intended to help PSPs ensure that they are getting appropriate
compensation from Completing Carriers.
A. The Coinless Payphone Calls at Issue
11. Radiant is a calling card provider that issues calling cards in its
name and on behalf of other entities. Radiant does not own or lease a
switch. ISS is a facilities-based provider that offers calling card
processing services and call switching to calling card providers,
including Radiant. Radiant Holdings is the parent company of ISS, is
not a carrier, and, like Radiant, does not own or lease a switch.
12. The coinless payphone calls at issue here were made by end-user
customers with prepaid calling cards issued by Radiant and other
calling card providers. The calls took the following path: A LEC
routed the call from the payphone to an IXC, which, in turn, routed
the call to a switch owned by ISS. The ISS switch and calling card
processing platform prompted the caller to provide his or her calling
card account number, verified the account number, and then switched
the call to another switch, owned by Ntera, which then selected the
IXC that offered the lowest cost on that call. Ntera switched the call
to that IXC, which, in turn, transferred the call to a LEC for
termination at the called party's phone. The ISS switching platform
determined whether the call was completed for purposes of billing the
13. APCC is a billing and collections agent for PSPs, including the PSPs
on whose behalf APCC brings the Complaint ("represented PSPs").
Defendants have not compensated APCC or the represented PSPs for any
of the calling card calls delivered from the represented PSPs'
payphones to the ISS switch during the third and fourth quarters of
2004. Nor have Defendants provided Completing Carrier reports or call
tracking system audit reports for that period, or otherwise complied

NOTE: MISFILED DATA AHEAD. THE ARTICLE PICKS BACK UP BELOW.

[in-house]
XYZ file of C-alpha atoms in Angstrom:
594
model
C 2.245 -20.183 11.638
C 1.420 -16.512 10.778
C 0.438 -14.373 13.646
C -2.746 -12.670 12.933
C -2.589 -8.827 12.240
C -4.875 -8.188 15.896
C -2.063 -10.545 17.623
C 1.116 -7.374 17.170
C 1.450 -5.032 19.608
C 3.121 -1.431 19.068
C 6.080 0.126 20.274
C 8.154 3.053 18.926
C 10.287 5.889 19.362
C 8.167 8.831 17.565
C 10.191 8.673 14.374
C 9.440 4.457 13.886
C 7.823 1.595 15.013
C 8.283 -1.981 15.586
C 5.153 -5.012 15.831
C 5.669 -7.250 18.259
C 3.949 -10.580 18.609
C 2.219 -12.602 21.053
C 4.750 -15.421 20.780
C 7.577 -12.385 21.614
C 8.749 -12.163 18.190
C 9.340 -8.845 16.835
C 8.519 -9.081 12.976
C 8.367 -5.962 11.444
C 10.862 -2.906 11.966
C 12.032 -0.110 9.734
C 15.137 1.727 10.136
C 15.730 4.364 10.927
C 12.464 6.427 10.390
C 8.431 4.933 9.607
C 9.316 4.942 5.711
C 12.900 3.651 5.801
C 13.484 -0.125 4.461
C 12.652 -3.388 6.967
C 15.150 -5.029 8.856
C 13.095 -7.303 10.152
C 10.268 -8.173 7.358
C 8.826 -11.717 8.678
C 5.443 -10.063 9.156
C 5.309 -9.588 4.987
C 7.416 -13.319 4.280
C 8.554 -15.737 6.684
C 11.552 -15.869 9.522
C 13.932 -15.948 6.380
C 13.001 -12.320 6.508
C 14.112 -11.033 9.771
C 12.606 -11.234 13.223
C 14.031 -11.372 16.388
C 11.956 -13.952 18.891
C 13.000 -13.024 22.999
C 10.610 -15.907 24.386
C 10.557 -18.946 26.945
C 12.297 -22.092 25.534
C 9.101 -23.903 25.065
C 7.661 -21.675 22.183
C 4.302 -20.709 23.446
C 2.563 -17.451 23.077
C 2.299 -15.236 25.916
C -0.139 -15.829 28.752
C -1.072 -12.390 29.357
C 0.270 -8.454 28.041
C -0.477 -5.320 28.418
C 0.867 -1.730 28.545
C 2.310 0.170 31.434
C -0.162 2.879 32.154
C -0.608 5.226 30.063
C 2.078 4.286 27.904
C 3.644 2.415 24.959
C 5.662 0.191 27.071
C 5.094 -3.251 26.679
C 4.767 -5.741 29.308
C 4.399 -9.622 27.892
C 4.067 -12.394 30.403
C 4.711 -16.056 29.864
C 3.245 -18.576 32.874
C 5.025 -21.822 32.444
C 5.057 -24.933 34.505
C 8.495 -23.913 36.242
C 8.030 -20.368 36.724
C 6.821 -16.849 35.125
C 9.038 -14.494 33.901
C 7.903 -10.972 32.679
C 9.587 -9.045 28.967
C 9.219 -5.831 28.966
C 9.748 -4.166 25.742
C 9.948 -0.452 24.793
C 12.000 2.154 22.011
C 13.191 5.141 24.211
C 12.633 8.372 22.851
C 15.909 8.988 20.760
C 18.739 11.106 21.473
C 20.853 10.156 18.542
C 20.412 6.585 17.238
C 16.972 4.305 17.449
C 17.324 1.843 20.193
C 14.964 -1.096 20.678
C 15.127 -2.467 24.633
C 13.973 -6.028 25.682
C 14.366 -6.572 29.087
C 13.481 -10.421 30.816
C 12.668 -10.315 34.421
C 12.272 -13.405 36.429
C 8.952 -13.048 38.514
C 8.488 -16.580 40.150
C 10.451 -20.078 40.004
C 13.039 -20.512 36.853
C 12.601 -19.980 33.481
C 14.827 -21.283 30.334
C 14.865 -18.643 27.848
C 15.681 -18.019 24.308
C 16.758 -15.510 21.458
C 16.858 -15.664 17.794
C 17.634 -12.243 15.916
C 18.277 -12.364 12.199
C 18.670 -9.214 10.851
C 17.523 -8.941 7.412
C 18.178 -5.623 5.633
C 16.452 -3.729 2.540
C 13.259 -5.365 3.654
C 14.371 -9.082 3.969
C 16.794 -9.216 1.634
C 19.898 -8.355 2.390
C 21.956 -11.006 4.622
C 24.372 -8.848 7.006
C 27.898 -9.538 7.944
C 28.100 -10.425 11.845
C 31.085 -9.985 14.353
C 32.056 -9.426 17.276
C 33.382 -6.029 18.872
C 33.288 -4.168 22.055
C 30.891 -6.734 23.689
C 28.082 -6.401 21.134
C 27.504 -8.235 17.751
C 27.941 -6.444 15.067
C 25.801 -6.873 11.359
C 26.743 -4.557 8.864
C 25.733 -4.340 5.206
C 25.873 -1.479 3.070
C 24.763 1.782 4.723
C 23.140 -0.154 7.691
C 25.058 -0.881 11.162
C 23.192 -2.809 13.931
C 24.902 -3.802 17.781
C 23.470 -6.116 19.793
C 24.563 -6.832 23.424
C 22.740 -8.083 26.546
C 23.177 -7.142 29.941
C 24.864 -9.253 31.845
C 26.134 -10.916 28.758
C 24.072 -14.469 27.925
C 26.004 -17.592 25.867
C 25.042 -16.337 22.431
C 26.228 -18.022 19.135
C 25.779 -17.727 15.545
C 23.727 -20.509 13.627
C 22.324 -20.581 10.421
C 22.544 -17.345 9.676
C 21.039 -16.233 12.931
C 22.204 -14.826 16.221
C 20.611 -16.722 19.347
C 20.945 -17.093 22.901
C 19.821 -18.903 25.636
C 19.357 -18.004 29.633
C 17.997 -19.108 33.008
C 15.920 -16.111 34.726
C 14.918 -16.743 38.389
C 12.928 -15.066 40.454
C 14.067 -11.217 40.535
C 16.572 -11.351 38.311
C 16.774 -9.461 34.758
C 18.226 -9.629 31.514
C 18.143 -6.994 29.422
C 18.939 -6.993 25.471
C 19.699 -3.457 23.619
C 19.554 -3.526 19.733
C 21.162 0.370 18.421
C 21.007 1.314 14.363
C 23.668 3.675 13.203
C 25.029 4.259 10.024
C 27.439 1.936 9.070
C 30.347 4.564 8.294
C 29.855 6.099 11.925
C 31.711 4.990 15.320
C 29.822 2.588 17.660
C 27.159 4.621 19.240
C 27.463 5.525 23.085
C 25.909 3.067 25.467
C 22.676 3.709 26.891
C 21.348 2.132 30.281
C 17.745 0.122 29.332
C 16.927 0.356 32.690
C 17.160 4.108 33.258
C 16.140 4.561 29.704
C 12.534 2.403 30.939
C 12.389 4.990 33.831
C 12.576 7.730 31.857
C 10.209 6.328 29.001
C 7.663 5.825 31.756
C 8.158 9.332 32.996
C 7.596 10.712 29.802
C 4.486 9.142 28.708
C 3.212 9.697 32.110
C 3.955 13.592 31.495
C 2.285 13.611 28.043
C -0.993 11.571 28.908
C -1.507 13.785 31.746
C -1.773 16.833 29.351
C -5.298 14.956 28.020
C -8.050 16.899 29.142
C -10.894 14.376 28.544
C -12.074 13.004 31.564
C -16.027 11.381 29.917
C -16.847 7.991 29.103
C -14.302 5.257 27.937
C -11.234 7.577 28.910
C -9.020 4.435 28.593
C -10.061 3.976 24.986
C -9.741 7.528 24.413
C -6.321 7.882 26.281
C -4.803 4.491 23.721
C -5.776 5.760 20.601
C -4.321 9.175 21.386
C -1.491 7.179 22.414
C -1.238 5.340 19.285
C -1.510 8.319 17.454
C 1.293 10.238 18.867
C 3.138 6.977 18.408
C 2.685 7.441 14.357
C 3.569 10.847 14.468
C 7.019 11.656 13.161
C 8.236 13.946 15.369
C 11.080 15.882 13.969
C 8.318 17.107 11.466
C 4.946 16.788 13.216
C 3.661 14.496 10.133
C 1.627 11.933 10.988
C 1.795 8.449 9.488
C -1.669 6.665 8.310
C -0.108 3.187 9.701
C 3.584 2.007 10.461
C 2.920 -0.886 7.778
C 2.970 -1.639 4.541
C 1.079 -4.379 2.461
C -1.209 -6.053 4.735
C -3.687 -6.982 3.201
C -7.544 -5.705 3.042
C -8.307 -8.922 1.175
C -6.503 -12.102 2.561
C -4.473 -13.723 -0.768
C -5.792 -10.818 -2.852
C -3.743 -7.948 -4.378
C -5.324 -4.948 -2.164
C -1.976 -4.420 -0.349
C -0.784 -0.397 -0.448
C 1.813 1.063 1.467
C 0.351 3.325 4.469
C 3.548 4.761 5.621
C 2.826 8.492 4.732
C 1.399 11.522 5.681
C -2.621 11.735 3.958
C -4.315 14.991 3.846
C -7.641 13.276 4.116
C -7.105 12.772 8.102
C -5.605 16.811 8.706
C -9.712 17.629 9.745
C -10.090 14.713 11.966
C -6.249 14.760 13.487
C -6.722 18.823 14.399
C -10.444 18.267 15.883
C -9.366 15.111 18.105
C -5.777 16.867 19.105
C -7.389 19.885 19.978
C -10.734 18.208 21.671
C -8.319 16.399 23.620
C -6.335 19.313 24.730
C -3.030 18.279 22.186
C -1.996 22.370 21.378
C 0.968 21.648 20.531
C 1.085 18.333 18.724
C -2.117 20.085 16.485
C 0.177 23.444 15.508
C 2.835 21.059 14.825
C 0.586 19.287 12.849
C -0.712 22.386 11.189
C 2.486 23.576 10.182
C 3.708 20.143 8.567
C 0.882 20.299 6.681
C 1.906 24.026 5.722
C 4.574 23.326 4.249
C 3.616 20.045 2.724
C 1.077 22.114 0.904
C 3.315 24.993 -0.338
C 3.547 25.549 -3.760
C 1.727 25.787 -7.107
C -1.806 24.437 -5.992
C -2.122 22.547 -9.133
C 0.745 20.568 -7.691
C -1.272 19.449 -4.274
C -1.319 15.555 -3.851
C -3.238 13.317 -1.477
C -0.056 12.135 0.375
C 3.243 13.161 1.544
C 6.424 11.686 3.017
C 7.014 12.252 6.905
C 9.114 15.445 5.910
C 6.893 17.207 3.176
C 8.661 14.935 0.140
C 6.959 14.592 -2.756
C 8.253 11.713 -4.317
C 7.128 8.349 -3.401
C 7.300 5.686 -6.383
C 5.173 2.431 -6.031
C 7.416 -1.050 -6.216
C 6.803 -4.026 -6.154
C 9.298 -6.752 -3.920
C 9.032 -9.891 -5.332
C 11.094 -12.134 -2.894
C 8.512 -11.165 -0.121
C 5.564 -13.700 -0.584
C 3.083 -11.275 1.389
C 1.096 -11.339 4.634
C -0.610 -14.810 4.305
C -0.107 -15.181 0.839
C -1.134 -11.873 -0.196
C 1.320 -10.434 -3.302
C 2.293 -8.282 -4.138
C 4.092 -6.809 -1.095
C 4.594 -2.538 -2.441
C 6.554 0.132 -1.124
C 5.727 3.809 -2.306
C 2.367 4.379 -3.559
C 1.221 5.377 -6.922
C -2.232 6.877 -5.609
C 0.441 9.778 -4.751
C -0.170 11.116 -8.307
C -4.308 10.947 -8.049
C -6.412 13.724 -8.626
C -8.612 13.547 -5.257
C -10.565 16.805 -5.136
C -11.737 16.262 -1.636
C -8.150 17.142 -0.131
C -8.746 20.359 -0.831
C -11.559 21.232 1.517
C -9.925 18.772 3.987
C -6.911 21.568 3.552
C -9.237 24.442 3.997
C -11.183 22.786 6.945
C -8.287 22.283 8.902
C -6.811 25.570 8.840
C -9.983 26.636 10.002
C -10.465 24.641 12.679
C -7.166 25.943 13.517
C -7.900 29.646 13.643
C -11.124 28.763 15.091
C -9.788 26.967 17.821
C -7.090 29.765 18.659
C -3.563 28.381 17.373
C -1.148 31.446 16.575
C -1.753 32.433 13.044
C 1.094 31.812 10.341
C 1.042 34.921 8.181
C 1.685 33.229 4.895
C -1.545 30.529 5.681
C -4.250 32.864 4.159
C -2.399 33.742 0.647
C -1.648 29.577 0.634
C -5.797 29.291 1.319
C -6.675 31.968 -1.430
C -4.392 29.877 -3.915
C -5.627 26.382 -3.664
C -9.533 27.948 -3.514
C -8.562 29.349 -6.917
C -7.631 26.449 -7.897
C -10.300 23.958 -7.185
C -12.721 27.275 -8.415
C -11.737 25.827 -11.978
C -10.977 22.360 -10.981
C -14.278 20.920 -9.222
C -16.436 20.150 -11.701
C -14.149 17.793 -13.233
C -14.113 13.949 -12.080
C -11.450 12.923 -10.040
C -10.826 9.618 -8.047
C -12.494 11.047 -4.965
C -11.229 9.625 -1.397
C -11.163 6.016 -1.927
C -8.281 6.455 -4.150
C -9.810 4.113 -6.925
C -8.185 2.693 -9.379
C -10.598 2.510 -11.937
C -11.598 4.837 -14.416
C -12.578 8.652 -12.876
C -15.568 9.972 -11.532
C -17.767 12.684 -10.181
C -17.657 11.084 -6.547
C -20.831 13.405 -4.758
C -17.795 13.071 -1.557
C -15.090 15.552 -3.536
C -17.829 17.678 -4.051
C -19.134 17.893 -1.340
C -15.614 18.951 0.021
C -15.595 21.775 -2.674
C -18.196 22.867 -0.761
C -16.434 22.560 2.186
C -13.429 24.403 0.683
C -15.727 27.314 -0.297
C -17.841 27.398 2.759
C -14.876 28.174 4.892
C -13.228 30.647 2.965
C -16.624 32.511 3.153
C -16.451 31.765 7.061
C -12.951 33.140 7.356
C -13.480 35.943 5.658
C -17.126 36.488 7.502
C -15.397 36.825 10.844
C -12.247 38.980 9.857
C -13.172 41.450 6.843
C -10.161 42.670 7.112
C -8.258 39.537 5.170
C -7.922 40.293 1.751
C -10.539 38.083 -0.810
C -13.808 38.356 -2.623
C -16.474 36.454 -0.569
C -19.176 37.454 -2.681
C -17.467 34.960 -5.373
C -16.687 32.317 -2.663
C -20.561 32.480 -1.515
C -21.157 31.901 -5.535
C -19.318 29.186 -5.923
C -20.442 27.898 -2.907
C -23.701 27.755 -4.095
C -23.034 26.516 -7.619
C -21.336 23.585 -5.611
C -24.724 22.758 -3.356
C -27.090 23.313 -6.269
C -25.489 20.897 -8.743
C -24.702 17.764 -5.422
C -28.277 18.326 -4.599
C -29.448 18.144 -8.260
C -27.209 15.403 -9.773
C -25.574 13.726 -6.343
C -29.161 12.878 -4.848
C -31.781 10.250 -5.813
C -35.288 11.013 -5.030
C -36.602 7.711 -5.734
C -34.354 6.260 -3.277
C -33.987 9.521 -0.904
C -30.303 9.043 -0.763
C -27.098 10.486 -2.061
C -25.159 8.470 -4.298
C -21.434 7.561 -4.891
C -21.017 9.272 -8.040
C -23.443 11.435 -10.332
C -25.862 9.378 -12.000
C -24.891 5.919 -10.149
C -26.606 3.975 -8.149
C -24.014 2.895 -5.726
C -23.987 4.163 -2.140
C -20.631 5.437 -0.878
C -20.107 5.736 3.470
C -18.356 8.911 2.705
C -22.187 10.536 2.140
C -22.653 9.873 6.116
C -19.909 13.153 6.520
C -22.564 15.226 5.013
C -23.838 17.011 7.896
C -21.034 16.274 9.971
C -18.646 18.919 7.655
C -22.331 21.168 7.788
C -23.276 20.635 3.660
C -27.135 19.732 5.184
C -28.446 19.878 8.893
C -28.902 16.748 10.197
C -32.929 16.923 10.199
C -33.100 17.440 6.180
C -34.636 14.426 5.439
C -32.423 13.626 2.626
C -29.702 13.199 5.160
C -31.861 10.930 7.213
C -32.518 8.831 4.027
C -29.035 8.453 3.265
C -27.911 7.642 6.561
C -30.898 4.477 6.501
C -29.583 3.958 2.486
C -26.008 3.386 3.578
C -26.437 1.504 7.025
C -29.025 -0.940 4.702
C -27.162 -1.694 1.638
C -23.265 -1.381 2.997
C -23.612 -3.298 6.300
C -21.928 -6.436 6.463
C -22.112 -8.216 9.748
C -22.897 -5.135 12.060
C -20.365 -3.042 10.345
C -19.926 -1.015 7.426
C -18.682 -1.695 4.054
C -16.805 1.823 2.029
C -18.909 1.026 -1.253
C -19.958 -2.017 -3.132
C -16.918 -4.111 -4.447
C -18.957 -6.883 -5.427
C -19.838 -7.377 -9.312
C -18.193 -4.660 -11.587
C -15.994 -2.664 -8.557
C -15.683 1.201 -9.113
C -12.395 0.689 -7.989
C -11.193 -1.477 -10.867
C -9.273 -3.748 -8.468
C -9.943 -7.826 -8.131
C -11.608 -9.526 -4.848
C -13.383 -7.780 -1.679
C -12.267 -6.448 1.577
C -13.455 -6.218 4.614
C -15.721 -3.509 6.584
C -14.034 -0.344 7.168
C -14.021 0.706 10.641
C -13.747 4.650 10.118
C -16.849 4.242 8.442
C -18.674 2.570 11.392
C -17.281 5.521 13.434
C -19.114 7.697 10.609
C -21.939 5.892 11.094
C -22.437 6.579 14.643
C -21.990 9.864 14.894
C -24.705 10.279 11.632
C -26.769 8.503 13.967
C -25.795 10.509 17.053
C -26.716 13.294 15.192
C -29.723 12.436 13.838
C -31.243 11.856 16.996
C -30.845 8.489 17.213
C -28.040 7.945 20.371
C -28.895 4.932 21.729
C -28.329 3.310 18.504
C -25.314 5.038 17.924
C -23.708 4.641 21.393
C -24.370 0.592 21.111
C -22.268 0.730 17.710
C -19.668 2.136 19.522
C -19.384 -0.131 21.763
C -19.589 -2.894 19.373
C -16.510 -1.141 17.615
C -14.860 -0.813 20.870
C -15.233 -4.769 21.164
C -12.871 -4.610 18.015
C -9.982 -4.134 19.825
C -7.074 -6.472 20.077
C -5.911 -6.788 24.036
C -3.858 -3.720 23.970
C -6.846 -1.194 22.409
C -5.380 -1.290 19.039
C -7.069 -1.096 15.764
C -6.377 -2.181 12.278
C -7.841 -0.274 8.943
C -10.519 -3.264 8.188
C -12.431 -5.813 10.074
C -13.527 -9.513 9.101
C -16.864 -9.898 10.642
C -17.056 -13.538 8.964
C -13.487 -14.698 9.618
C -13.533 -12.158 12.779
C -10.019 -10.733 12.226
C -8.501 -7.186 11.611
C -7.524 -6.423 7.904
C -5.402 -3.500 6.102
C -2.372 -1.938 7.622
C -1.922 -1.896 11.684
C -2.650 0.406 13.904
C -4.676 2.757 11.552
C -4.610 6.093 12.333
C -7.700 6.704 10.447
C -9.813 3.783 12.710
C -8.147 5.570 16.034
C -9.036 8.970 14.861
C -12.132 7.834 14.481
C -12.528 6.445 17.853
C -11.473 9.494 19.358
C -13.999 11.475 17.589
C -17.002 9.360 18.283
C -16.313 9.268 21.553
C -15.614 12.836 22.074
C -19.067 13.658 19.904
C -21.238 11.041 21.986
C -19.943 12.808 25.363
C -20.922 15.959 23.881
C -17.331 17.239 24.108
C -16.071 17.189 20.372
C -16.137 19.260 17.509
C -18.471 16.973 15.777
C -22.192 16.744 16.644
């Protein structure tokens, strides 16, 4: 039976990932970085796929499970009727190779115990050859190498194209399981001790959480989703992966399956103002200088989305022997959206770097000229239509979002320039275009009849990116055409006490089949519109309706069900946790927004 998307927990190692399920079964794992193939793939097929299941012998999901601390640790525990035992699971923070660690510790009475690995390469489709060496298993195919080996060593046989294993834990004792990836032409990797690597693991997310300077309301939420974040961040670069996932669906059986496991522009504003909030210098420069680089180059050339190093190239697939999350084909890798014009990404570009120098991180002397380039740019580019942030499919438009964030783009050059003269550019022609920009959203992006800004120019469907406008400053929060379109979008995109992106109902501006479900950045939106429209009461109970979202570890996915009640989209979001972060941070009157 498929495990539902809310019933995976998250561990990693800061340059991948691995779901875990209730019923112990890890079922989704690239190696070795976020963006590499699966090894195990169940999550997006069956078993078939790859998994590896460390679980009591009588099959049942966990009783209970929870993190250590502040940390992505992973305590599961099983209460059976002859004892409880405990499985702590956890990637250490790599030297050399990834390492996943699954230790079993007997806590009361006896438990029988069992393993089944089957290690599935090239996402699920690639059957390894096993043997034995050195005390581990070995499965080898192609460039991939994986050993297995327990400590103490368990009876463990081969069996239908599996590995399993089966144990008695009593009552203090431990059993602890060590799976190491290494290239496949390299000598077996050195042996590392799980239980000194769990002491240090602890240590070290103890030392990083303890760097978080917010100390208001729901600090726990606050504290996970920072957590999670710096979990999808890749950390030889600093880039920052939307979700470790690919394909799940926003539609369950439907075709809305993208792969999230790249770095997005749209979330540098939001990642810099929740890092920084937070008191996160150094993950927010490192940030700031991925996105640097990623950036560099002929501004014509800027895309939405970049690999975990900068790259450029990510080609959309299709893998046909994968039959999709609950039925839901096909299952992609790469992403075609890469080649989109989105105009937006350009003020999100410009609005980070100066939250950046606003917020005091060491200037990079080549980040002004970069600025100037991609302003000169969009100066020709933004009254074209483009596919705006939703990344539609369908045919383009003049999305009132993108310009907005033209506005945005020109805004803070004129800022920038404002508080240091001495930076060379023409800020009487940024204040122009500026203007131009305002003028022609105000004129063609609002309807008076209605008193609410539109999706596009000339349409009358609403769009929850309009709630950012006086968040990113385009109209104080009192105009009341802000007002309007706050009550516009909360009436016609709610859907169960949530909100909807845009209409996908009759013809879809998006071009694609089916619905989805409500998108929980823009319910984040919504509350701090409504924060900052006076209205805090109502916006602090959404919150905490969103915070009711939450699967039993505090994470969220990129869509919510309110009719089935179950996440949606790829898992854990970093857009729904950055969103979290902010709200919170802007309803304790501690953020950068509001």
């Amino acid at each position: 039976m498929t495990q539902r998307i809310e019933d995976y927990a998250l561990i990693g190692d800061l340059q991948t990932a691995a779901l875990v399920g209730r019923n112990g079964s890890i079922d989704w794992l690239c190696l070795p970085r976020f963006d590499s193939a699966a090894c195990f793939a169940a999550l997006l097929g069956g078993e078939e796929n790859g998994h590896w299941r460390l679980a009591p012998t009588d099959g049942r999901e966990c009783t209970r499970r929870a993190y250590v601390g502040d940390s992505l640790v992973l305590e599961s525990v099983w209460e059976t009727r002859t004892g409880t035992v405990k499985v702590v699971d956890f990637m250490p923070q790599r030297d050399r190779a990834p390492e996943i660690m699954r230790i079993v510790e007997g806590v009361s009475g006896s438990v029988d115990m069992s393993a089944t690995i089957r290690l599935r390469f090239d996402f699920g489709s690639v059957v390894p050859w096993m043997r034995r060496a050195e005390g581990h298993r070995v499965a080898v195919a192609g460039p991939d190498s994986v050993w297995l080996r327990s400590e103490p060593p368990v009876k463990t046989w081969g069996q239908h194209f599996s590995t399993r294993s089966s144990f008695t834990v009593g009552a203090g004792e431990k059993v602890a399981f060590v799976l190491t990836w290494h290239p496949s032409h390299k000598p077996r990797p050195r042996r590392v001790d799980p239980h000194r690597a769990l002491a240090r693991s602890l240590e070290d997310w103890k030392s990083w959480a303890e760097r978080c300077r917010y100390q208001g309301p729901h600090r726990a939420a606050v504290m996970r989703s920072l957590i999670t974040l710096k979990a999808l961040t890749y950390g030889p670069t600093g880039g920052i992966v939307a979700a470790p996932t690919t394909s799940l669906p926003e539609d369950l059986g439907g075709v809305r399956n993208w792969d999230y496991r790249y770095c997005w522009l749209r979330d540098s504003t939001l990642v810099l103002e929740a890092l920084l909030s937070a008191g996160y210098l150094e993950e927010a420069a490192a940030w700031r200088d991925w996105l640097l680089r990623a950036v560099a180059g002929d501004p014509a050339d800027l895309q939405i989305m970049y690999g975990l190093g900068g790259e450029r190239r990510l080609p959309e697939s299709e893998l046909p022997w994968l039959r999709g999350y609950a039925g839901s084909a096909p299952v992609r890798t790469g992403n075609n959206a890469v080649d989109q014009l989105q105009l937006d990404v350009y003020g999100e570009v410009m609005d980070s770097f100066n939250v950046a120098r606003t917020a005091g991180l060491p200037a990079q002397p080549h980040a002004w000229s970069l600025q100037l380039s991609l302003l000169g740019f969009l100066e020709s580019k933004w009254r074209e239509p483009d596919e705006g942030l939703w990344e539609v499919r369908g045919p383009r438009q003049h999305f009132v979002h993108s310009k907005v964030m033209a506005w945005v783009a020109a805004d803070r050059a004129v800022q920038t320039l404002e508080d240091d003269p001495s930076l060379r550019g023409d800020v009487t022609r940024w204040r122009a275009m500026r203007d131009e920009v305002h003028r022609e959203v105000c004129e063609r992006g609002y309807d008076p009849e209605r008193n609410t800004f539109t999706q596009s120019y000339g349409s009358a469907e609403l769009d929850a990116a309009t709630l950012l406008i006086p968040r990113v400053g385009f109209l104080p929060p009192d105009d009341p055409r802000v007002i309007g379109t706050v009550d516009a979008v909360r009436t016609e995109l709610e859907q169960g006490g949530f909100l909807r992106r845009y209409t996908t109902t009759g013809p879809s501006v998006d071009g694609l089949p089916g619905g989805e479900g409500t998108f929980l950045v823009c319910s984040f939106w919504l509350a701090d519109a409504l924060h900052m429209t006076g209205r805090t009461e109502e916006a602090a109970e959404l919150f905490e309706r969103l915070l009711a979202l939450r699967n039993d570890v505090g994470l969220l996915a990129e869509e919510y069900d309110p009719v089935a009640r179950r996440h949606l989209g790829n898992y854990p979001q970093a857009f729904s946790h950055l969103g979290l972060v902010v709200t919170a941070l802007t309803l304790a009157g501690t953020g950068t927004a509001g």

with the Commission's "Completing Carrier" rules.
A. Threshold Defenses
14. We begin by addressing two preliminary legal defenses that Defendants
raise. First, Defendants argue that the Complaint should be dismissed
because the Commission's rules do not permit class actions. We
disagree that APCC's complaint presents a class action case. A class
action is a suit brought by "one or more members of a class ... as
representative parties on behalf of all [members of the class]."
APCC's Complaint was not brought by a member of a class, but by an
agent (APCC) on behalf of its principals (the represented PSPs).
APCC's status as an agent thus distinguishes the cases relied upon by
Defendants, in which a member of a class filed the complaint.
15. Next, Defendants argue that APCC does not have standing because it, as
opposed to the PSPs it represents, has not been damaged by Defendants'
alleged failure to pay payphone compensation. We reject this argument
as well. Section 208 of the Act "explicitly confers standing upon `any
person' to complain of alleged wrongdoing by a common carrier, without
regard to injury suffered or direct interest in the matter."
A. "Completing Carrier" Analysis
16. This case turns on whether either Radiant or ISS is a "Completing
Carrier" within the meaning of our rules and orders. Rule 64.1300(a)
defines a "Completing Carrier" as "a long distance carrier or
switch-based long distance reseller that completes a coinless . . .
payphone call . . . ," and Rule 64.1300(b) places payment
responsibility for dial around calls on "a Completing Carrier that
completes a coinless access code or subscriber toll-free payphone call
from a switch that the Completing Carrier either owns or leases."
Radiant and ISS contend that they are not Completing Carriers because
in all cases calls that were handled by ISS's switch were subsequently
sent to other carriers that performed switching functions. In that
event, Radiant and ISS argue, some carrier downstream from them (not